Over at Computer Economics, our end-of-year update on IT spending and staffing trends
is showing some incrementally positive good news.
IT spending outlook
First, based on our Q4 survey of US and Canadian IT end-user organizations, we are forecasting IT operational budgets to increase 2.0% at the median. This might not seem like a big jump, but if it holds (and we'll know when we conduct our annual survey in Q1 2011), it will be an improvement over the past two years, when budgets were flat at the median.
Figure 1 shows the trend for this metric since 2006.
However, don't expect big increases in IT staff hiring, at least in early 2011. Although 27% of IT shops say they've been adding to headcount over the past three months, 14% were cutting headcount, for a net gain in only 13% of IT organizations, as shown in Figure 2.
On the other hand, on a positive note, those IT professionals who are employed are already seeing an increase in their work hours. Over the past three months, a net 47% of IT organizations have been allowing their staff members to work more hours, which could include overtime or cessation of furlough days.
On another positive note, nearly half of all IT organizations have been increasing their work on major projects over the past three months. That, of course, could be a large part of what is driving the increasing staff hours.
Finally, in welcome news for IT staff augmentation firms and contract service providers, a net 31% of IT organizations have been increasing their use of contractors and temps over the past three months. Again, this may be tied to the renewal of major project work.
Implications for enterprise software
For customers and vendors of enterprise software, what does it mean? First, the overall trend for IT operational spending may be moderate, but it is positive. The news on the capital spending side is likewise positive, with over half of our respondents expecting to spending more for IT capital investments. Our full report has details.
Second, the underlying dynamics in IT organizations are shifting. Whereas last year, and the year before, many of our respondents were canceling or deferring major projects, laying off IT staff, and cutting work hours, the picture over the past three months is exactly the opposite. New project work is increasing, new hiring is exceeding layoffs by a small amount, work hours are being extended, and IT contractors are getting the nod. All of these are positive signs.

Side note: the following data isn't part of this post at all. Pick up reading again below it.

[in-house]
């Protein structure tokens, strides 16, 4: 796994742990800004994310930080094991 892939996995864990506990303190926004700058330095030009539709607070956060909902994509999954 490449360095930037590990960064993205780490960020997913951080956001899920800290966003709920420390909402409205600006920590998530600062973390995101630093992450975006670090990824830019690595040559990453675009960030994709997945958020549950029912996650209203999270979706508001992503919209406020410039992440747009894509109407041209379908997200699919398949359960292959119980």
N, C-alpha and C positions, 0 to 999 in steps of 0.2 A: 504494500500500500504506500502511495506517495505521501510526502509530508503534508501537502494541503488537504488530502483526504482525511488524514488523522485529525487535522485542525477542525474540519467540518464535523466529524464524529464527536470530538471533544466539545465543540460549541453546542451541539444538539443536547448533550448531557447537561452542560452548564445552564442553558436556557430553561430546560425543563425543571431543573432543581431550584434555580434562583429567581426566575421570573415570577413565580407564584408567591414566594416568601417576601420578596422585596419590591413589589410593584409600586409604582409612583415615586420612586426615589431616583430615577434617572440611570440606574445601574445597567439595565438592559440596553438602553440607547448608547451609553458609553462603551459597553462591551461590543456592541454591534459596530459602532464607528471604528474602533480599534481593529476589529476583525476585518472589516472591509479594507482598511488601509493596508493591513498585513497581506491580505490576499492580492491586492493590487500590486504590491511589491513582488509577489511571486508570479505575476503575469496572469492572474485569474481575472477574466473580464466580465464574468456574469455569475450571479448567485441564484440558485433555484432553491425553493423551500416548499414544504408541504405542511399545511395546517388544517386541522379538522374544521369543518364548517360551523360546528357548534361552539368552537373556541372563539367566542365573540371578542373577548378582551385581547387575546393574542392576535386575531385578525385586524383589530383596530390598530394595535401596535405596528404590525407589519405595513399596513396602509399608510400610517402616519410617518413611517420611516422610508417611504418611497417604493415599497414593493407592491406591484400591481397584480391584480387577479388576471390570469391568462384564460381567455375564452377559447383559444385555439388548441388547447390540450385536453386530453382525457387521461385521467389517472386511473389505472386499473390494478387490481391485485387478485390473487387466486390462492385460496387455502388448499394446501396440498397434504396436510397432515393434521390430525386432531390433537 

I wouldn't expect 2011 to be a boom for IT spending--not only in comparison to the late 1990s, but even compared to the 2006-2007 time period, which was sort of a mini-boom compared to today. Still, after the last two to three years, any improvement is welcome.
We know from our previous years' surveys that many organizations cut back dramatically on major new initiatives, including enterprise software projects. As a result, many needed improvements were put off, and users are clamoring for relief. While economic recovery is still weak, organizations that make those investments now will be in much better shape when business conditions improve. In addition, most vendors of enterprise software are still in a deal-making mood: prices for software and for services are still a buyers-market.
Therefore, now is a good time to be making those investments.
The full report, Outlook for IT Spending and Staffing in 2011,
is available on the Computer Economics website.Related postsComputer Economics: IT Spending and Staffing Benchmarks 2010/2011: IT Ratios and IT Cost/Budget Metrics by Industry Sector and Organization Size